70. Studia Phaenomenologica: Volume > 9
Antoine Vidalin L’acte humain dans la phénoménologie de la vie
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The question of action or praxis has not been treated in particular by Michel Henry in his works. However, this subject is present at each step of his reflexion. This article makes a synthesis on this matter, taking into account all of his works, especially the last books on Christianity (which, in our view, fulfill the phenomenology of life). Having determined the immanent dialectic of action (from the gift of the power in the generation and the in-carnation of the First Living), we can understand, following Michel Henry, the ethics of Life as the Commandment of Love. From such a perspective, the sin and the salvation can be reconnected to the native relation of the living with the Life.
71. Studia Phaenomenologica: Volume > 9
Michel Henry Destruction ontologique de la critique kantienne du paralogisme de la psychologie rationnelle
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This previously unpublished text of Michel Henry’s was written during the preparation of his first major work published in 1963: The Essence of Manifestation. Being devoted to the philosophy of Immanuel Kant, this extensive text could be as well integrated in the above mentioned book, namely in the context where the author criticizes the ontological monism privileged by the strong tradition of German philosophy, from Jacob Boehme and Kant to Heidegger. Starting from the topic of self-knowledge, this text focuses on an internal division of Being, namely on the separation between consciousness and existence, an opposition that will take the form of a phenomenological distance. The author argues thus that the above mentioned German philosophical tradition is not able to grasp in its primordial nature the essence of the self, covered by the representation.
72. Studia Phaenomenologica: Volume > 9
Fausto Fraisopi Expérience et horizon chez Husserl: Contextualité et synthèse à partir du concept de « représentation vide »
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The work on the sixth Logical Investigation presents, to Husserl and moreover to transcendental phenomenology a new set of problems, questions and theoretical issues, which are deeply related to the concept of intuitive fulfilment. Here, the relation between core and halo, developed in 1908, must be integrated with the concept of horizon as a fundamental stucture of perception and every other kind of experience. The experience also became a contextual experience, essentially related and determined from a contextual situationality. More generally, each appearance consists of a whole system of appearances that are empty of content but are also potential manifestations of the same type. The state of consciousness depends upon the openness to pre-traced potentialities. The horizon, which is part of the noematic dimension described in Ideen I, begins here to presents itself as this fundamental intentional structure. The transcendental fixation of the concept of horizon therefore requires the further elaboration found in §§ 33-34, texts that specifically address the notion of “empty representations.”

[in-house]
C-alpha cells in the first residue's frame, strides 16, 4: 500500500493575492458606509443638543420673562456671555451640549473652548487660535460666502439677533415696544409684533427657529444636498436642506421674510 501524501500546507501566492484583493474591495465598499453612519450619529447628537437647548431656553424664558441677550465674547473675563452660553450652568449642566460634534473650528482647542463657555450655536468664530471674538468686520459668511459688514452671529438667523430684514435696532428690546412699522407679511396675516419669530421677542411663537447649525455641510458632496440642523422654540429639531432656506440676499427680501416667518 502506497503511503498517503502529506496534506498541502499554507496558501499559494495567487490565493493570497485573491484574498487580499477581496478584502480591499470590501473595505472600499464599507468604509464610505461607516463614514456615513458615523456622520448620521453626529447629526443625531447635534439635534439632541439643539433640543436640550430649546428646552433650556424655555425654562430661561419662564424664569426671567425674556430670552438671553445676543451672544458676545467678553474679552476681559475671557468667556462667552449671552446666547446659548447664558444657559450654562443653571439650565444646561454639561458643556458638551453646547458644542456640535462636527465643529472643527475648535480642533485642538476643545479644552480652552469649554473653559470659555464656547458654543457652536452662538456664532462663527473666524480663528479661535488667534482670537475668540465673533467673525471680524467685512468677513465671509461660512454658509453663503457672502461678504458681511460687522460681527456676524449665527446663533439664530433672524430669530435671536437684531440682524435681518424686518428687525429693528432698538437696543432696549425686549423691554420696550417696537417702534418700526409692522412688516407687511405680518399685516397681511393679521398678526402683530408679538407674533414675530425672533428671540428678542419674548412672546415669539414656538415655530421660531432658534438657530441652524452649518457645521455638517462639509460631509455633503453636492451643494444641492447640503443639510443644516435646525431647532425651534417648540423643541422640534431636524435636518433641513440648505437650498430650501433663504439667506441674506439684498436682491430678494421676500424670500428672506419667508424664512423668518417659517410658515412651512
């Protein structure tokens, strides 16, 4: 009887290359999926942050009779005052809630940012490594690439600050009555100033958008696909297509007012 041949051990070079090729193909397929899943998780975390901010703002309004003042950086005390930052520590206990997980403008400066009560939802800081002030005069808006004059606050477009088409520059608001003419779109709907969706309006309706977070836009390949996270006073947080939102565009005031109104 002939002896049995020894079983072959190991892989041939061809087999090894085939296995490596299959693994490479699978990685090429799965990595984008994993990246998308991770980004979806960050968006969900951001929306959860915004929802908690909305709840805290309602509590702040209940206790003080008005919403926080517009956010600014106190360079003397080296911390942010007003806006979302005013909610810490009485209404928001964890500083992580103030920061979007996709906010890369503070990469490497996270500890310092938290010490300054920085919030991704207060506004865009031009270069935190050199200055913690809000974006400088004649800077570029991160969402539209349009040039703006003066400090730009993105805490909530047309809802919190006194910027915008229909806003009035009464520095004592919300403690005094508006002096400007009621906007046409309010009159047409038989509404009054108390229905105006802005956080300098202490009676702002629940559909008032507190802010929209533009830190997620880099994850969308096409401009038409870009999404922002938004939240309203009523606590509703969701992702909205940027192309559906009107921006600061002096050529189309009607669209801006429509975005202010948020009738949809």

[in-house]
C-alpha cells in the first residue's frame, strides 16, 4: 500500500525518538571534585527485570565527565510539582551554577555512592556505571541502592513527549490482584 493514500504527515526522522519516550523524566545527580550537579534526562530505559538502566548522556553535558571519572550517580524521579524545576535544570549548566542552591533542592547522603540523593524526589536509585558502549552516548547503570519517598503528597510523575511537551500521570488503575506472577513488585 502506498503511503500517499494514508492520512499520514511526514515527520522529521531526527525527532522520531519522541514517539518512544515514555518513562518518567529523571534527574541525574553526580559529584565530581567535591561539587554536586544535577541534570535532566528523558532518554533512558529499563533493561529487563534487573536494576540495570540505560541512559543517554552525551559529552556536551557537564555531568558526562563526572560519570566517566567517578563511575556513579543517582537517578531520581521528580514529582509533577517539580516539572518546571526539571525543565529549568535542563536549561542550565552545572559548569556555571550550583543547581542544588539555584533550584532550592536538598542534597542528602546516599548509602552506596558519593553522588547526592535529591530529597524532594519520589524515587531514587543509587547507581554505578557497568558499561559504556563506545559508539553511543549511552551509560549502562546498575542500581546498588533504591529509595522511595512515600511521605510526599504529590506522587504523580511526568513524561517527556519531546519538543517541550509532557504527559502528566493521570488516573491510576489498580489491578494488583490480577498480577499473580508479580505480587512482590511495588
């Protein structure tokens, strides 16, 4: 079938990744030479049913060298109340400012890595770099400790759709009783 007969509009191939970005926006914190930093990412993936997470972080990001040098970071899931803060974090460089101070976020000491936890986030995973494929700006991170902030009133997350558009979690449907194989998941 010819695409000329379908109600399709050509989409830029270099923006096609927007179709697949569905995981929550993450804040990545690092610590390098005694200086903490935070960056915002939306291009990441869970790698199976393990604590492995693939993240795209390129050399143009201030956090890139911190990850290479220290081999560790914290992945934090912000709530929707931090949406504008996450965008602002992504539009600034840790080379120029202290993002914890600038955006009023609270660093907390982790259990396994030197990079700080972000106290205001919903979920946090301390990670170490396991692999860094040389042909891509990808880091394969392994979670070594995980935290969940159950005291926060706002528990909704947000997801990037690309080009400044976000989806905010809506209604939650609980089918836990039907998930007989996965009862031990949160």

73. Studia Phaenomenologica: Volume > 9
Jean Reaidy La connaissance absolue et l’essence de la vérité chez Maître Eckhart et Michel Henry
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This study approaches the question of absolute knowledge in its mystical and phenomenological essence. Henry’s phenomenology of life, by seeking the truth in its living donation, rejoins the source of phenomenality in an invisible way. This truth which vivifies our interiority is, in its depth, a divine revelation. When we let us receive ourselves in the invisible truth of God, we are this same truth that we feel immediately in our living flesh.
74. Studia Phaenomenologica: Volume > 9
Jad Hatem L’art comme phénoménologie de la subjectivité absolue: Henry et Balzac
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First we try to show that Henry’s philosophy of art meets Schelling’s ambition of exposing art as an organon of a philosophy of pathetic subjectivity (against the theory of imitation or reproduction). In this regard, Balzac’s novels serve as an illustration showing art to be the model of nature and not the other way round. Then Balzac’s main novel dealing with artistic creation, the Unknown Masterpiece, is interpreted using Henry’s grid, as an anticipation of Kandinsky’s abstraction.
75. Studia Phaenomenologica: Volume > 9
Jean Leclercq La provenance de la chair: Le souci henryen de la contingence
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What’s worth a philosophy which achieves a phenomenological reduction in an opposite direction of Husserl’s one? This contribution, disputing Rudolf Bernet’s accurate critiques, intends to demonstrate that Michel Henry doesn’t take a “theological turn” by investigating the Christian Logos, but chooses it as a philosophical proof of his previous researches about affectivity as rationality, which were stemming from a rigorous analysis of everyday life. According to Henry and his New Testament interpretation, truth is affectivity and life, and because there’s an “ipséité” in life, truth is a self. Yet, the Greek Logos just can’t consider the profoundness of life but the bodies, whereas the fleshy living Self generates and feels it in the fi rst and pathetic immanence.